The Federal Reserve has the tools that it needs. Now it should use them.
Central bankers are waiting for signs that momentum in the economy is easing to a more sustainable level as they fight inflation.
Two centuries ago, Haitians revolted against their French masters and declared independence. But this freedom came at a price.
As stocks have tumbled this year, predictions that the selling is over have been wrong time and again.
Minutes of the Federal Reserve’s May meeting underscored the deep concern within the central bank about rapidly rising prices that have far exceeded the Fed’s target.
The Biden administration plans to offer those with loans in default a fresh start. It would help borrowers and the government alike.
How did the modern world’s most successful slave revolt give birth to a desperately poor nation? Here is a summary of what a team of New York Times correspondents found out.
Canceling student debt won’t fix what’s wrong with higher education.
Our columnist is responding to readers’ questions. This week, he focuses on inflation, with the help of a bond maven and a Nobel laureate.
Readers ponder an impending horrible milestone. Also: Grief in our times; college debt; policies and public opinion; students’ letters.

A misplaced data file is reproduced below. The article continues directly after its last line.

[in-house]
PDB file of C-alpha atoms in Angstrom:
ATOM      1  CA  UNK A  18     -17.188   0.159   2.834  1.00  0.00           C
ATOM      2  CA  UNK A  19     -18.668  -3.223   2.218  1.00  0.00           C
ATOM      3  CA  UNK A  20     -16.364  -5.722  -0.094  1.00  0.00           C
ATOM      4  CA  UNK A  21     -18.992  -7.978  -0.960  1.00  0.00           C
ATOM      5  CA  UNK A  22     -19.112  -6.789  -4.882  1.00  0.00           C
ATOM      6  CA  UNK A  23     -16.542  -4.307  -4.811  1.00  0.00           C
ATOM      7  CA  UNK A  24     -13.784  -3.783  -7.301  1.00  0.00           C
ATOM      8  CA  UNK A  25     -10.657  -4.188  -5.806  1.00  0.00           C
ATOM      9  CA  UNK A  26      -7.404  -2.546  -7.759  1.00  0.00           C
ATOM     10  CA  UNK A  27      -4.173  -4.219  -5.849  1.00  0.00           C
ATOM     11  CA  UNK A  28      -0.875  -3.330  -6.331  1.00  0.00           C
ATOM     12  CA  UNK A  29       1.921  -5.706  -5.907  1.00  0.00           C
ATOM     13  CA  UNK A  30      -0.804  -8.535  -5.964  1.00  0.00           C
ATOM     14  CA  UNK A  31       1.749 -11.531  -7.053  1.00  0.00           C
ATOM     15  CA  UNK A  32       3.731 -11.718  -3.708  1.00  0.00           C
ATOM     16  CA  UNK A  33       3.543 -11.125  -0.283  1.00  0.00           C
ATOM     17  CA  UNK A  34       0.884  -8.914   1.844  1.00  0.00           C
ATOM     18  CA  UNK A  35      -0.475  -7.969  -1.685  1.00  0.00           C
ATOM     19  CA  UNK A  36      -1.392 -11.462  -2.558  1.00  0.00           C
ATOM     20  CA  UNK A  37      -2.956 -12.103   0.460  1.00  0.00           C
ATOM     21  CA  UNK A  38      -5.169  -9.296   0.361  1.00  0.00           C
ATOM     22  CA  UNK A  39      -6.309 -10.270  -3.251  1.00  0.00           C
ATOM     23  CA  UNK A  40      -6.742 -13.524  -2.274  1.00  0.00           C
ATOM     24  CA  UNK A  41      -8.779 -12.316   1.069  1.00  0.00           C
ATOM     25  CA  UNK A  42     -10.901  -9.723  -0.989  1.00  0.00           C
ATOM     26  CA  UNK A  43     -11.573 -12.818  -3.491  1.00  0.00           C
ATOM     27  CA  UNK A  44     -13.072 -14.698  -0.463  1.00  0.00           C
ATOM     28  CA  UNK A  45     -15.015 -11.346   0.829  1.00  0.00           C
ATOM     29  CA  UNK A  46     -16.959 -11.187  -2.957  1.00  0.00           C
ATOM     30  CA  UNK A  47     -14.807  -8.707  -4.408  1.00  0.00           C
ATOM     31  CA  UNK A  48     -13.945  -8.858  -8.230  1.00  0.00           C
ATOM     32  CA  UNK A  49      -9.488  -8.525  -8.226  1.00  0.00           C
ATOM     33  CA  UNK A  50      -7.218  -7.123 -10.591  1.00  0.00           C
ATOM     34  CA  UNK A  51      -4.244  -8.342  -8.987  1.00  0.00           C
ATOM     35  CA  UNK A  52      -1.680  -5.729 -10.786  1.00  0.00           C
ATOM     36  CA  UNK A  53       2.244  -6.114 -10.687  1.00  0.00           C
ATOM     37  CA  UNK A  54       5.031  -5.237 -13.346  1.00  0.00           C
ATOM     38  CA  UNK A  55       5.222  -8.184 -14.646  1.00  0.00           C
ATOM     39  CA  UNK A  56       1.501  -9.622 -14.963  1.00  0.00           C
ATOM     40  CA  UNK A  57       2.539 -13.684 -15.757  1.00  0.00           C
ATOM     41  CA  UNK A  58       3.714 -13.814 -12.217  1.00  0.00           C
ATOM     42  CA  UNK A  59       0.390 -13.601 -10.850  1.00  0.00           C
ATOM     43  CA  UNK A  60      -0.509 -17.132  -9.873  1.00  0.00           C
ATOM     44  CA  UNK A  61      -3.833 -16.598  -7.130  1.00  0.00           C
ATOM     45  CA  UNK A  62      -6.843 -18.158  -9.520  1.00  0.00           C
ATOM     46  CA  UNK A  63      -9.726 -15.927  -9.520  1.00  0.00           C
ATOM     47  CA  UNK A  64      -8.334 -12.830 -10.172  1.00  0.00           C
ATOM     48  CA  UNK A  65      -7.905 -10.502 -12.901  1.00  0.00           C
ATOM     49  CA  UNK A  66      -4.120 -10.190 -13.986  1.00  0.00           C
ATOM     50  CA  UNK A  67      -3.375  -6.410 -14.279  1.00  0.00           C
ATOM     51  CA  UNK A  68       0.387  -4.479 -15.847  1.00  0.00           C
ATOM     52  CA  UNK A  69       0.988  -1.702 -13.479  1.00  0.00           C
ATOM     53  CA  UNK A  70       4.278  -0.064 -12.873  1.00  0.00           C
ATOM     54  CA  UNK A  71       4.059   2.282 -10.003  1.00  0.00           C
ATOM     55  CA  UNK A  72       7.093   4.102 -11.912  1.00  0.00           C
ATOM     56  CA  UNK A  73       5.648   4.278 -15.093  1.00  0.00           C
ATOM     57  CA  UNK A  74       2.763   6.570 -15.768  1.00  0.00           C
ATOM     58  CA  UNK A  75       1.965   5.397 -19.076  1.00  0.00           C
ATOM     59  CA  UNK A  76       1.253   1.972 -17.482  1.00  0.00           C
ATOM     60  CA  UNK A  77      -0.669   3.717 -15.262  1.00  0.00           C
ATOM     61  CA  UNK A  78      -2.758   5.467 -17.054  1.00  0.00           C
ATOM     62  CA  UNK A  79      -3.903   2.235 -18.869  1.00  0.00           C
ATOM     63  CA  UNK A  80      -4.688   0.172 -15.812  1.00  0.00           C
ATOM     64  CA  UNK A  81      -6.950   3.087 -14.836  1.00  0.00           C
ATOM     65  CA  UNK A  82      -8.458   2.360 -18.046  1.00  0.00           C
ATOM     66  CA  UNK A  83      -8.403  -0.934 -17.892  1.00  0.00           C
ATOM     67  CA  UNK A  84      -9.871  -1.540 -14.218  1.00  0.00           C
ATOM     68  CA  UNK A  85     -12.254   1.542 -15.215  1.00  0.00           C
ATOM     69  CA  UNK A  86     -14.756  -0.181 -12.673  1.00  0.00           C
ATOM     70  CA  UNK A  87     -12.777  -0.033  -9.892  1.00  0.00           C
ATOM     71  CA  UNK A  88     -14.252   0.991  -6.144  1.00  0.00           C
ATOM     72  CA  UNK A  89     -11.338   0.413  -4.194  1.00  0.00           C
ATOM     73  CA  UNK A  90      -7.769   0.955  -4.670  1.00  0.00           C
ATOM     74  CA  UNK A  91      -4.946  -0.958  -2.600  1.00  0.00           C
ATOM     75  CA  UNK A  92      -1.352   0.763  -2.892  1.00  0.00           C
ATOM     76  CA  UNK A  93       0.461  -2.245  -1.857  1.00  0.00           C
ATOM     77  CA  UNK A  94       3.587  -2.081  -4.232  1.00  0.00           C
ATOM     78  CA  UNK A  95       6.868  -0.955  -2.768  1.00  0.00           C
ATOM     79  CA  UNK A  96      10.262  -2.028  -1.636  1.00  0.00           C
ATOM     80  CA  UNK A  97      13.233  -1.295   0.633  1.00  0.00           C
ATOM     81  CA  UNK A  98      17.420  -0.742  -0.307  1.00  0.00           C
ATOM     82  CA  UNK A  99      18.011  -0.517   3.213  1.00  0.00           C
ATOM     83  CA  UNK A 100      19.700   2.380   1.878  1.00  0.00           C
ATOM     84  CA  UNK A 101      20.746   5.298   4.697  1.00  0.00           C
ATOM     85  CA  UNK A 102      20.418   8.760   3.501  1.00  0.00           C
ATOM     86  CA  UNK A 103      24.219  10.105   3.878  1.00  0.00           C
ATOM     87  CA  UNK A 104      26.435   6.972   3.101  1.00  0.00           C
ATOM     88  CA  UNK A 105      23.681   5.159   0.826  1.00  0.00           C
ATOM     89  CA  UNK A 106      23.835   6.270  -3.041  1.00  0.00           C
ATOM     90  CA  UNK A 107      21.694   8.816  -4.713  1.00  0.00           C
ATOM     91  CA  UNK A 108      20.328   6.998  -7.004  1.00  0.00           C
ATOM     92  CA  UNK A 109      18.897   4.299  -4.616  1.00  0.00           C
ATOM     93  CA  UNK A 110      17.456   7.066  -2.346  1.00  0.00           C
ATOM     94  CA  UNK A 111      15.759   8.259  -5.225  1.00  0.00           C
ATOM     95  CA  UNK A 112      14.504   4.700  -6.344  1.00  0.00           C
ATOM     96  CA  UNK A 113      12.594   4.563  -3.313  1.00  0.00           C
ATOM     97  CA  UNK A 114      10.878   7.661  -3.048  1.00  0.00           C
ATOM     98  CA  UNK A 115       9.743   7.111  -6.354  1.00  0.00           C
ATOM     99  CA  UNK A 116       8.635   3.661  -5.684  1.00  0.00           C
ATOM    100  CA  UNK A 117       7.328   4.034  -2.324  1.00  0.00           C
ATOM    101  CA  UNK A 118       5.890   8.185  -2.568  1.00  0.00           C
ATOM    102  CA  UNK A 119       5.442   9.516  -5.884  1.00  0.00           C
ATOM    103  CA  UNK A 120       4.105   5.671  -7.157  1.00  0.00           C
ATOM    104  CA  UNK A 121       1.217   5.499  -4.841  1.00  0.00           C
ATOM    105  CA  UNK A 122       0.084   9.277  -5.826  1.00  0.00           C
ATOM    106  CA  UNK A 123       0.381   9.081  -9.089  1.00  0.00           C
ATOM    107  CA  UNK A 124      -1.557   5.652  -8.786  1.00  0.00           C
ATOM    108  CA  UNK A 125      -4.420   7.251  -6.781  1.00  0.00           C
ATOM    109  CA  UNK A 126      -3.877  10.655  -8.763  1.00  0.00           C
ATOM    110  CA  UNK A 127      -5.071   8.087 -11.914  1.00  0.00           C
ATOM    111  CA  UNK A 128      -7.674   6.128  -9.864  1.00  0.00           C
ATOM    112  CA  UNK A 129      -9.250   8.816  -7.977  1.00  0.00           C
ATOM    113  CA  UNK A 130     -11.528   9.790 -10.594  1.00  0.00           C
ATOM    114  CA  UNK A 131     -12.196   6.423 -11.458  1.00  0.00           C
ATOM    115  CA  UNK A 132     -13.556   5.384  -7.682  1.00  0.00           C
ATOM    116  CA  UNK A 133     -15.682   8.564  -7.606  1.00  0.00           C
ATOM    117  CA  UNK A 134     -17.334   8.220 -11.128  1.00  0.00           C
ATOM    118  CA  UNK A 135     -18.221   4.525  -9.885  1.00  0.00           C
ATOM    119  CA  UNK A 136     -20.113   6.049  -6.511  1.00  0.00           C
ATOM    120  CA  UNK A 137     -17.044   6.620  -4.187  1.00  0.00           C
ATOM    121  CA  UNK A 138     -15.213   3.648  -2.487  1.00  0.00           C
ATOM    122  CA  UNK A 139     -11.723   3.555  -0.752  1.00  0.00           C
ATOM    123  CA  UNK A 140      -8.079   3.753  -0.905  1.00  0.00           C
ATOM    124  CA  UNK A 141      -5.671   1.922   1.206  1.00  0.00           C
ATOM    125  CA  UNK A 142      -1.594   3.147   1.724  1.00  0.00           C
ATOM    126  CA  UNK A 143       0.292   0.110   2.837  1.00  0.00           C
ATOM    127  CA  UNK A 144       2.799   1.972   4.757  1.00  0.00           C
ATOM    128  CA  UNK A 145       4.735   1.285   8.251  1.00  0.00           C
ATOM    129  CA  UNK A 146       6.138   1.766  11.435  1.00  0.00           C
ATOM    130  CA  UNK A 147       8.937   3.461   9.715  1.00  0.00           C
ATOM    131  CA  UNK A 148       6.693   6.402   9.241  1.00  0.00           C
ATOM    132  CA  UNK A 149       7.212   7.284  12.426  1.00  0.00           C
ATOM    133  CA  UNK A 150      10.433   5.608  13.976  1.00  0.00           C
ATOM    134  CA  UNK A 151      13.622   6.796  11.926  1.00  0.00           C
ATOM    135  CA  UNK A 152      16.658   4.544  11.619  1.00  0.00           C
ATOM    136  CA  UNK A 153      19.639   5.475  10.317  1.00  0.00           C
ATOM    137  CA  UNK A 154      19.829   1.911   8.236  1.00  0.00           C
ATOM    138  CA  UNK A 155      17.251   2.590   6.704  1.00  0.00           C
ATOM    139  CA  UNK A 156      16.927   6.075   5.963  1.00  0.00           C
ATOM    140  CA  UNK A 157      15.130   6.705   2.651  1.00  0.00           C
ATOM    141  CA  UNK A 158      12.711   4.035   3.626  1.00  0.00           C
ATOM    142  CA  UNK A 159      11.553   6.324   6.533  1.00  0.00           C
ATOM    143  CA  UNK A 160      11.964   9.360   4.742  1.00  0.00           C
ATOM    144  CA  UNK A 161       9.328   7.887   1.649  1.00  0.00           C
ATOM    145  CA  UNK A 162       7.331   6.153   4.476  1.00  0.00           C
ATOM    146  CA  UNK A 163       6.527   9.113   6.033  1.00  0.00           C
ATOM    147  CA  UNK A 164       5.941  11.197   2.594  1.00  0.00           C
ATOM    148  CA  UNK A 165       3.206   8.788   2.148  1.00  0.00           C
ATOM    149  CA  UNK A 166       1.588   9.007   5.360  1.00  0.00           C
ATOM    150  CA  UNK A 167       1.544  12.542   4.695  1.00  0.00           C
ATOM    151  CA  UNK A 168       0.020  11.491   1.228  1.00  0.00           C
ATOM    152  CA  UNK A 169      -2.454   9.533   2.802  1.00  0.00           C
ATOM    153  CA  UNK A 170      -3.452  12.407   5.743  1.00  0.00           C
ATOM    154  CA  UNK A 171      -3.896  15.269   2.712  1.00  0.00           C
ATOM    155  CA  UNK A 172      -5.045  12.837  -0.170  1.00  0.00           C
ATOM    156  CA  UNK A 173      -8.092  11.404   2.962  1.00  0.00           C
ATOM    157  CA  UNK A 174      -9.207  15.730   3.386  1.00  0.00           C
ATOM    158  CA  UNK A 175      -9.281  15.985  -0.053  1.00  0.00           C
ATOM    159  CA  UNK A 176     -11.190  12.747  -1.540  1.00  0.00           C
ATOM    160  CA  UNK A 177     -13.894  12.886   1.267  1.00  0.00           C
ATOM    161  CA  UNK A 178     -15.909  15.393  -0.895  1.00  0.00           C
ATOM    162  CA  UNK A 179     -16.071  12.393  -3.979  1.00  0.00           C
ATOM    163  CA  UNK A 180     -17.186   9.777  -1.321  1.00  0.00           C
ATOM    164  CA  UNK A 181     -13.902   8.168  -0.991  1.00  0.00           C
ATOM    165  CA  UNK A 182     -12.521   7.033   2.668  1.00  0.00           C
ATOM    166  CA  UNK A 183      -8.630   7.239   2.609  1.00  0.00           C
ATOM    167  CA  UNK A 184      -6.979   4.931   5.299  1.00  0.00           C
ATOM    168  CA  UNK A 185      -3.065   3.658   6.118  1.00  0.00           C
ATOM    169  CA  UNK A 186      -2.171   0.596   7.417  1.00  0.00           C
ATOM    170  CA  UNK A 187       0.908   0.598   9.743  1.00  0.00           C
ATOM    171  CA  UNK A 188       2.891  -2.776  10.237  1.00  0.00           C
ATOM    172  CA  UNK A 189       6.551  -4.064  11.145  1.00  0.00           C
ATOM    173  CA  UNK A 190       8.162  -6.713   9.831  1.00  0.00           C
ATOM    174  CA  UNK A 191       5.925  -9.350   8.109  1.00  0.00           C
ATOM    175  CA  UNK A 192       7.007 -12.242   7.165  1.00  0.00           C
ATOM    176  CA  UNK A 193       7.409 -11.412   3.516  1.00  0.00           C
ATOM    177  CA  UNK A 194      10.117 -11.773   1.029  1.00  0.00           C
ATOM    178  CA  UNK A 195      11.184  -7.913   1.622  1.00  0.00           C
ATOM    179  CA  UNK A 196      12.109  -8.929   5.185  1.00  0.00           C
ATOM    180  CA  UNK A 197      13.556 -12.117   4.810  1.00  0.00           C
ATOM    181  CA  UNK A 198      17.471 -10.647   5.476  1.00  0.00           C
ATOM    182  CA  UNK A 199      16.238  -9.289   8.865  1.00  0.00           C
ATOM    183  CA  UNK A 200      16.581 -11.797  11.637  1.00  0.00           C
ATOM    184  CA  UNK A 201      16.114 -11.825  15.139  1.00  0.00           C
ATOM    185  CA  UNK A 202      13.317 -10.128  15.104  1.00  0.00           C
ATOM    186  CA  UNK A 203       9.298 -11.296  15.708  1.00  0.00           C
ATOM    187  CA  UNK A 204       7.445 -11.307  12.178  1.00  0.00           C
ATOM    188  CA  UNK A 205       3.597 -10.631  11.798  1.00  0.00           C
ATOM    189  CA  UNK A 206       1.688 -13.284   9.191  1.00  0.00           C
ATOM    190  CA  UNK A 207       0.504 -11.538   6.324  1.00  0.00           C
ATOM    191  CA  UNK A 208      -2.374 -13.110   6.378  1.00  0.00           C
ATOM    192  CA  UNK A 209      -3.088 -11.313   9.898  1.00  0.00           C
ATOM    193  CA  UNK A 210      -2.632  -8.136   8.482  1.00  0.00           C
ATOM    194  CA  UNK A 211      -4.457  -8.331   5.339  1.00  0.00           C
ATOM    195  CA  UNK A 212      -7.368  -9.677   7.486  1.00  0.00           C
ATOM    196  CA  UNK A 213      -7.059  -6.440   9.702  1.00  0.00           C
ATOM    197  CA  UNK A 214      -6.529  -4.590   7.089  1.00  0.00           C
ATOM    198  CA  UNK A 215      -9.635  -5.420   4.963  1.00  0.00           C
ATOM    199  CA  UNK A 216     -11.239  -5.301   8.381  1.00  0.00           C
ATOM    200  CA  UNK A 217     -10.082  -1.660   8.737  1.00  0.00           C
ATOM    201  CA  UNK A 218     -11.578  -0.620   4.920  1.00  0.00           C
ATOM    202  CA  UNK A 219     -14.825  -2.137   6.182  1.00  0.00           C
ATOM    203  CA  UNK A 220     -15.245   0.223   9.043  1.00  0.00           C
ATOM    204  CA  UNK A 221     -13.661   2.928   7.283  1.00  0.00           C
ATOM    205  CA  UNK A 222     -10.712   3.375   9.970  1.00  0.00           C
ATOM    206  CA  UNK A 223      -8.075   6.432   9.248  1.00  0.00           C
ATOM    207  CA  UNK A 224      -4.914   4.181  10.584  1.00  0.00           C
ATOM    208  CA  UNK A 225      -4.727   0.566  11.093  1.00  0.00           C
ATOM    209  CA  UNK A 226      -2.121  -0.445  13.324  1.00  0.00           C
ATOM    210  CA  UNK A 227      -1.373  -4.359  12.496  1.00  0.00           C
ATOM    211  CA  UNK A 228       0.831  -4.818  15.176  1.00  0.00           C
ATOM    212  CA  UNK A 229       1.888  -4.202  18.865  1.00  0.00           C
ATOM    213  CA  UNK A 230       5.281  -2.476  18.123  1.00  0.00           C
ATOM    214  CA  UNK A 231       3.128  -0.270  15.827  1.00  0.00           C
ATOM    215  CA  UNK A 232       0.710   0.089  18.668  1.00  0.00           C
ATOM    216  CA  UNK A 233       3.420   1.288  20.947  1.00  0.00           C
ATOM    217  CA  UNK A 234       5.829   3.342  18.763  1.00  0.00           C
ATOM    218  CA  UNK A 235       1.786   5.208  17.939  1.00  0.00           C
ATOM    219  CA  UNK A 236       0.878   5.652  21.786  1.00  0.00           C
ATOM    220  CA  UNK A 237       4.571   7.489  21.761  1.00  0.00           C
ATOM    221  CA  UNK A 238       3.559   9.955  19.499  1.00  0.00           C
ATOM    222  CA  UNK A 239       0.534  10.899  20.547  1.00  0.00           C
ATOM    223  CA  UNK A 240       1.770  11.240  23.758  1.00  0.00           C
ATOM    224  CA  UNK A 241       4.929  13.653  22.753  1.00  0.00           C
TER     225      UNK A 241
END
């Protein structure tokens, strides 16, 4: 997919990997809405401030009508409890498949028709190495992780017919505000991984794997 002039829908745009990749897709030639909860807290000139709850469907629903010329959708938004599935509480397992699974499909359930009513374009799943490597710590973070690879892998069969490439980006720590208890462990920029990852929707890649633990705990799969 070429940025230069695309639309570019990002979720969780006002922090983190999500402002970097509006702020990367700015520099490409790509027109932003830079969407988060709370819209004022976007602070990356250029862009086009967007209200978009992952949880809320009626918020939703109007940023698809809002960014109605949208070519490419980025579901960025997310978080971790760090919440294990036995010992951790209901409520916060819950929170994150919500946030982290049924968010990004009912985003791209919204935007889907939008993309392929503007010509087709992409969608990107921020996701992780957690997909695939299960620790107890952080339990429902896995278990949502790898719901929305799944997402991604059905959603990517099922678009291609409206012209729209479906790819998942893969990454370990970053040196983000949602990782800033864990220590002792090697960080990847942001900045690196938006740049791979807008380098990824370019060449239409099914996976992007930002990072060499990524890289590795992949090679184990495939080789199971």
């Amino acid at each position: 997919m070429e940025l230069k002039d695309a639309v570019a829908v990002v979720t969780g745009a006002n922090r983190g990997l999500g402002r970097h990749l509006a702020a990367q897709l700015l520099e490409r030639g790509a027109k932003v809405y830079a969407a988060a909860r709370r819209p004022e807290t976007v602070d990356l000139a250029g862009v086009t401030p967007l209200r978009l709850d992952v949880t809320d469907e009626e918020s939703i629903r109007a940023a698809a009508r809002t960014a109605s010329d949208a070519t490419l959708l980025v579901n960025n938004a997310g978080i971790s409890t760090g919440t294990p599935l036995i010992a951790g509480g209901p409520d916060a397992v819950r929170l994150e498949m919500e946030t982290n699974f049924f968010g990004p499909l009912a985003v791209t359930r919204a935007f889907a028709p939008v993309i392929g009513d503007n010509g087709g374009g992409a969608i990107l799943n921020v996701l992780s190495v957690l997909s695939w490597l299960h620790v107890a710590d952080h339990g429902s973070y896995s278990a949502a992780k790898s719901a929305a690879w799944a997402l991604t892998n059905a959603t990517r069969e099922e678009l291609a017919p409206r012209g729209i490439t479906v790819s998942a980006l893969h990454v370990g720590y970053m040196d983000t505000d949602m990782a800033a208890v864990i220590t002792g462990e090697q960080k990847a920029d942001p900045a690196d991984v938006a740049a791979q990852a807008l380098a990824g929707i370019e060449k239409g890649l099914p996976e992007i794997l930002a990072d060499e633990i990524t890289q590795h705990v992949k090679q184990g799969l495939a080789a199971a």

The chief executive’s debt load, his divided attention and Twitter’s own challenges could all take a toll on his electric-car company.
America’s social mobility machine is broken.
Why raising interest rates here could lead to a lot of misery elsewhere.
Some advocates believe President Biden’s repeated extensions of the repayment pause, now set to end Aug. 31, could force his hand on loan forgiveness.
The ultimate arbiter of a sovereign default is an open question but markets may have the final word.
Financial infidelity destroys trust. It can deliver a serious blow to your post-career planning, too.
Gotabaya Rajapaksa is used to silencing and discrediting his political opponents. But that’s harder to do this time.
Xi Jinping’s rhetoric about redistributing wealth was aimed partly at drumming up public support. But it unnerved entrepreneurs and posed a drag on growth.